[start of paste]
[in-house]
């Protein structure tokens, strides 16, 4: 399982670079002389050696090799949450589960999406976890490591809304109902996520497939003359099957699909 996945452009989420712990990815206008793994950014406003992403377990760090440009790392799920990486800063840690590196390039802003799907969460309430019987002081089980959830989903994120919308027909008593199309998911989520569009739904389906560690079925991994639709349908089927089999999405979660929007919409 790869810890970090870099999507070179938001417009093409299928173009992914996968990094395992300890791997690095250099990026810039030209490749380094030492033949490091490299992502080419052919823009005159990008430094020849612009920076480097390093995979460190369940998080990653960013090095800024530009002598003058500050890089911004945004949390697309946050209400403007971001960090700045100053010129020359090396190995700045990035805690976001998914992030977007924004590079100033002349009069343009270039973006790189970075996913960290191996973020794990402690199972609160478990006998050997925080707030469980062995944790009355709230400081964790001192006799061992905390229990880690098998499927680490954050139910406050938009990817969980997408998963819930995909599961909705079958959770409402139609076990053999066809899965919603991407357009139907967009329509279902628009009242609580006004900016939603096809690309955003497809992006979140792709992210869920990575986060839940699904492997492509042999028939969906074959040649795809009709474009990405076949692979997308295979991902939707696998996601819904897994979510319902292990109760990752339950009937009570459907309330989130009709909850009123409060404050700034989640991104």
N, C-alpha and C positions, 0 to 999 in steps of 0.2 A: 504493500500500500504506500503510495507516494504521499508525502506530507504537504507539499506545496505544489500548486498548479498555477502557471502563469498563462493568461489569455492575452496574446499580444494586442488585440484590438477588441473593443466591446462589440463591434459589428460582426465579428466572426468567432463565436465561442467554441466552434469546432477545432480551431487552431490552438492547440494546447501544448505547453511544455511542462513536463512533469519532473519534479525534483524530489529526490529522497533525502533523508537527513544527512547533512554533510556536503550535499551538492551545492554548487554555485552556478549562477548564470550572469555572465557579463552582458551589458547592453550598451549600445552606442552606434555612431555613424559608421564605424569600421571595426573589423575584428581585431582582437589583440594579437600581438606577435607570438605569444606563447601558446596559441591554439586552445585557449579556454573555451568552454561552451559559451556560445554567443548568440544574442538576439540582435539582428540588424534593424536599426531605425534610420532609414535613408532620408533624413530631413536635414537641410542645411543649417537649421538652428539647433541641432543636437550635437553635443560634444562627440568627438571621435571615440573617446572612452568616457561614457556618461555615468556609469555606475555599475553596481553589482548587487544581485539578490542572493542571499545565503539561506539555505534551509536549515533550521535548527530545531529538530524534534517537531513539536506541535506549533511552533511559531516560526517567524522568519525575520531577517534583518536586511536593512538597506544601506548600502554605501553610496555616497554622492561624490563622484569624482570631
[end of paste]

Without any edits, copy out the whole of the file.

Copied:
[in-house]
């Protein structure tokens, strides 16, 4: 399982670079002389050696090799949450589960999406976890490591809304109902996520497939003359099957699909 996945452009989420712990990815206008793994950014406003992403377990760090440009790392799920990486800063840690590196390039802003799907969460309430019987002081089980959830989903994120919308027909008593199309998911989520569009739904389906560690079925991994639709349908089927089999999405979660929007919409 790869810890970090870099999507070179938001417009093409299928173009992914996968990094395992300890791997690095250099990026810039030209490749380094030492033949490091490299992502080419052919823009005159990008430094020849612009920076480097390093995979460190369940998080990653960013090095800024530009002598003058500050890089911004945004949390697309946050209400403007971001960090700045100053010129020359090396190995700045990035805690976001998914992030977007924004590079100033002349009069343009270039973006790189970075996913960290191996973020794990402690199972609160478990006998050997925080707030469980062995944790009355709230400081964790001192006799061992905390229990880690098998499927680490954050139910406050938009990817969980997408998963819930995909599961909705079958959770409402139609076990053999066809899965919603991407357009139907967009329509279902628009009242609580006004900016939603096809690309955003497809992006979140792709992210869920990575986060839940699904492997492509042999028939969906074959040649795809009709474009990405076949692979997308295979991902939707696998996601819904897994979510319902292990109760990752339950009937009570459907309330989130009709909850009123409060404050700034989640991104």
N, C-alpha and C positions, 0 to 999 in steps of 0.2 A: 504493500500500500504506500503510495507516494504521499508525502506530507504537504507539499506545496505544489500548486498548479498555477502557471502563469498563462493568461489569455492575452496574446499580444494586442488585440484590438477588441473593443466591446462589440463591434459589428460582426465579428466572426468567432463565436465561442467554441466552434469546432477545432480551431487552431490552438492547440494546447501544448505547453511544455511542462513536463512533469519532473519534479525534483524530489529526490529522497533525502533523508537527513544527512547533512554533510556536503550535499551538492551545492554548487554555485552556478549562477548564470550572469555572465557579463552582458551589458547592453550598451549600445552606442552606434555612431555613424559608421564605424569600421571595426573589423575584428581585431582582437589583440594579437600581438606577435607570438605569444606563447601558446596559441591554439586552445585557449579556454573555451568552454561552451559559451556560445554567443548568440544574442538576439540582435539582428540588424534593424536599426531605425534610420532609414535613408532620408533624413530631413536635414537641410542645411543649417537649421538652428539647433541641432543636437550635437553635443560634444562627440568627438571621435571615440573617446572612452568616457561614457556618461555615468556609469555606475555599475553596481553589482548587487544581485539578490542572493542571499545565503539561506539555505534551509536549515533550521535548527530545531529538530524534534517537531513539536506541535506549533511552533511559531516560526517567524522568519525575520531577517534583518536586511536593512538597506544601506548600502554605501553610496555616497554622492561624490563622484569624482570631